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Plos One : Determinants and Outcomes of Decision-making, Group Coordination and Social Interactions During a Foraging Experiment in a Wild Primate, Volume 7

By Sueur, Cédric

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Book Id: WPLBN0003936019
Format Type: PDF eBook :
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Reproduction Date: 2015

Title: Plos One : Determinants and Outcomes of Decision-making, Group Coordination and Social Interactions During a Foraging Experiment in a Wild Primate, Volume 7  
Author: Sueur, Cédric
Volume: Volume 7
Language: English
Subject: Journals, Science, Medical Science
Collections: Periodicals: Journal and Magazine Collection (Contemporary)
Historic
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Publisher: Plos

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Sueur, C. (n.d.). Plos One : Determinants and Outcomes of Decision-making, Group Coordination and Social Interactions During a Foraging Experiment in a Wild Primate, Volume 7. Retrieved from http://netlibrary.net/


Description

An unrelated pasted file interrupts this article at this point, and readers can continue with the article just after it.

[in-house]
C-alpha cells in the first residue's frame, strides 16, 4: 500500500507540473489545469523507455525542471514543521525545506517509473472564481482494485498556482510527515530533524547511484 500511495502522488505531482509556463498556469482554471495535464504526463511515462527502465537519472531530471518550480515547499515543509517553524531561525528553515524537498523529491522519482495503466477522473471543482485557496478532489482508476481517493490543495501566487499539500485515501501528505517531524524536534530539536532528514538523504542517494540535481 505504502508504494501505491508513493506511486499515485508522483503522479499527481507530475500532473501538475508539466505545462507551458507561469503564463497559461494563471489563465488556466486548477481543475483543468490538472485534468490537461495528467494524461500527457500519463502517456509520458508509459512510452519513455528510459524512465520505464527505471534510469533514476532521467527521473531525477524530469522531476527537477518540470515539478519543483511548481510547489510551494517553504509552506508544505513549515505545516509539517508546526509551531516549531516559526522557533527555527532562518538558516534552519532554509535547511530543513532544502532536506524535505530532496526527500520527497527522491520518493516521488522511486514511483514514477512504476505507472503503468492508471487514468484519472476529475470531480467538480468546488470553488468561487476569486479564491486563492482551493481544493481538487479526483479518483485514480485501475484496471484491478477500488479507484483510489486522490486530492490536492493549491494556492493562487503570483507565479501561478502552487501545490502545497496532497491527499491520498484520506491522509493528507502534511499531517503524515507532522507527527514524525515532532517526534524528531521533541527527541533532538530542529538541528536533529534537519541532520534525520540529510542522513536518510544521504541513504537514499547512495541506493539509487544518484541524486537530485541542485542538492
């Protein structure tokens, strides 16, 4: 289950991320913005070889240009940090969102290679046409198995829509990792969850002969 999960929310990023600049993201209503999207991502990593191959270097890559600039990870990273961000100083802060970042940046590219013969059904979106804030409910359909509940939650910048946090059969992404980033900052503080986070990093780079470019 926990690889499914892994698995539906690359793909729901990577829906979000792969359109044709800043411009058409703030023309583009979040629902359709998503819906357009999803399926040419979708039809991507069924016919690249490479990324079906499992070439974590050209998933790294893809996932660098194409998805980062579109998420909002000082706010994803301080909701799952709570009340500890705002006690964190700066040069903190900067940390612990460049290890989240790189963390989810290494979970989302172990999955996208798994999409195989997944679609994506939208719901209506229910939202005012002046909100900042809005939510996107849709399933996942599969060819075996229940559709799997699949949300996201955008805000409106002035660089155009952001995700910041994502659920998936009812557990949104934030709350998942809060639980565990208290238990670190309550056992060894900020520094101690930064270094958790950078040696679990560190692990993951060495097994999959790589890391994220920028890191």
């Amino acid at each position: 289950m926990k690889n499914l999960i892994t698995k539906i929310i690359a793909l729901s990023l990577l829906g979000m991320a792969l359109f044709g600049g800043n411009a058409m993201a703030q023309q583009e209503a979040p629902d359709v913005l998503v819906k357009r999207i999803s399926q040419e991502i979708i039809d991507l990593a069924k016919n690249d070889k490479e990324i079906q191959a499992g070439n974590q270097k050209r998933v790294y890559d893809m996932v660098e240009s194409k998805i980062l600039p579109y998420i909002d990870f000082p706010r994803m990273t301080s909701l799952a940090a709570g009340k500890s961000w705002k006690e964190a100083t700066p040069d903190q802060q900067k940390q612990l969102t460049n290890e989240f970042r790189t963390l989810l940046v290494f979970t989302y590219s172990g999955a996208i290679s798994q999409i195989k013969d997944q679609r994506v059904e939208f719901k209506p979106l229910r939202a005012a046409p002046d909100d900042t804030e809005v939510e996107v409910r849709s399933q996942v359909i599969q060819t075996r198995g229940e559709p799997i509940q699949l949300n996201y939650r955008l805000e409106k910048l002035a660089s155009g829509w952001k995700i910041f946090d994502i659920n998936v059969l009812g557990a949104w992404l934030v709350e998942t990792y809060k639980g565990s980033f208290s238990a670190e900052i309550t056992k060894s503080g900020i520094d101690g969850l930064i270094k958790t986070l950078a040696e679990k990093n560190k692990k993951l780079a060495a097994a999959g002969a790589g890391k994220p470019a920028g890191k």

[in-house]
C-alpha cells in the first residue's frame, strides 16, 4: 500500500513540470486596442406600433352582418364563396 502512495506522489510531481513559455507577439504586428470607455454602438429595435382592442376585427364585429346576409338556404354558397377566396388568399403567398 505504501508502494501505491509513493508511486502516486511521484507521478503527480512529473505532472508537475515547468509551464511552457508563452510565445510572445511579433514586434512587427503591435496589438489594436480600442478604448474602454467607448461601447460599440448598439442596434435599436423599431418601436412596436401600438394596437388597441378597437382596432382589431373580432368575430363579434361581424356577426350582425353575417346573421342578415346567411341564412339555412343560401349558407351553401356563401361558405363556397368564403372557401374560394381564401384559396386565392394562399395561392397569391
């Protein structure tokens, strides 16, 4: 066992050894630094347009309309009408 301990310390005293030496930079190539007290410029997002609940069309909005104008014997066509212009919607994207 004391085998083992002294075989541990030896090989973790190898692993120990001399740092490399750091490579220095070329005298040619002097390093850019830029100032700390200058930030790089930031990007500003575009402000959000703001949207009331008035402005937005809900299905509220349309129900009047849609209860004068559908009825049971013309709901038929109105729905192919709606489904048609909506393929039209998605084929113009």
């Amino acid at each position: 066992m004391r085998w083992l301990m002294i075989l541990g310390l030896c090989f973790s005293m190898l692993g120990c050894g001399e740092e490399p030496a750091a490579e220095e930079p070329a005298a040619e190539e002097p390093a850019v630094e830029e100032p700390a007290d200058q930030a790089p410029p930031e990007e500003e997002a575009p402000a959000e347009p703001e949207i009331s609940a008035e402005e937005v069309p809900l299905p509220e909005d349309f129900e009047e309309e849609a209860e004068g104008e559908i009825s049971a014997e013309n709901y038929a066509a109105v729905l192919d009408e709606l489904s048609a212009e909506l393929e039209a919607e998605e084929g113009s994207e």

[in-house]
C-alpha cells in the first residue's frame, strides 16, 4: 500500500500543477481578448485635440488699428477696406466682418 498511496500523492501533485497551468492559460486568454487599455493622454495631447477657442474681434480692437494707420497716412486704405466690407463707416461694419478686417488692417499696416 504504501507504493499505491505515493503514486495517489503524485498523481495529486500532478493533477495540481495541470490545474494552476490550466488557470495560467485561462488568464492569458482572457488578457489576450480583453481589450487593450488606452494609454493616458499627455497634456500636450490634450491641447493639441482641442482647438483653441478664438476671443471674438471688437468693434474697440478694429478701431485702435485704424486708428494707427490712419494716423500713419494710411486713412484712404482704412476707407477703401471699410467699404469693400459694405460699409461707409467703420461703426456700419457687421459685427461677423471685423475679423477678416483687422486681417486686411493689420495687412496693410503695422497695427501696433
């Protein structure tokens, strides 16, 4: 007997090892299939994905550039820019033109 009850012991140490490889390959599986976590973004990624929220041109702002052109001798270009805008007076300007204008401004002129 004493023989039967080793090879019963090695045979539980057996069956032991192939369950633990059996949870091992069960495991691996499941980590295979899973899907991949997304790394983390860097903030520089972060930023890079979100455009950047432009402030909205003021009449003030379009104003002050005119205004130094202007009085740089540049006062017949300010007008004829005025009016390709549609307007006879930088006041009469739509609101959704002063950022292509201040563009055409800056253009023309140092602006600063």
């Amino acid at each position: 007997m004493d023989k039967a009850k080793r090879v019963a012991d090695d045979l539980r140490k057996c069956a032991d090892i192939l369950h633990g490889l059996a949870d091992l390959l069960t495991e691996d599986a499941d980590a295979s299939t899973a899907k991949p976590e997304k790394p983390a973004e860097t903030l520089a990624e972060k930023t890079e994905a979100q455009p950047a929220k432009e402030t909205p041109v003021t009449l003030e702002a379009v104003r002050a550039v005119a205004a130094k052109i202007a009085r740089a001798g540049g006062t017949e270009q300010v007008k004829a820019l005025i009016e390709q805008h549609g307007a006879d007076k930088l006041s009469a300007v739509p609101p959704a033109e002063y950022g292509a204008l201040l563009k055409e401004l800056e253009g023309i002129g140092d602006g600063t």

Description : Social animals have to coordinate joint movements to maintain group cohesion, but the latter is often compromised by diverging individual interests. A widespread behavioral mechanism to achieve coordination relies on shared or unshared consensus decision-making. If consensus costs are high, group fission represents an alternative tactic. Exploring determinants and outcomes of spontaneous group decisions and coordination of free-ranging animals is methodologically challenging. We therefore conducted a foraging experiment with a group of wild redfronted lemurs (Eulemur rufifrons) to study decision outcomes, coordination of movements, individual foraging benefits and social interactions in response to the presentation of drinking platforms with varying baiting patterns. Behavioral observations were complemented with data from recordings of motion detector cameras installed at the platforms. The animal’s behavior in the experimental conditions was compared to natural group movements. We could not determine the type of consensus decision-making because the group visited platforms randomly. The group fissioned during 23.3% of platform visits, and fissioning resulted in more individuals drinking simultaneously. As under natural conditions, adult females initiated most group movements, but overtaking by individuals of different age and sex classes occurred in 67% of movements to platforms, compared to only 18% during other movements. As a result, individual resource intake at the platforms did not depend on departure position, age or sex, but on arrival order. Aggression at the platforms did not affect resource intake, presumably due to low supplanting rates. Our findings highlight the diversity of coordination processes and related consequences for individual foraging benefits in a primate group living under natural conditions.

 

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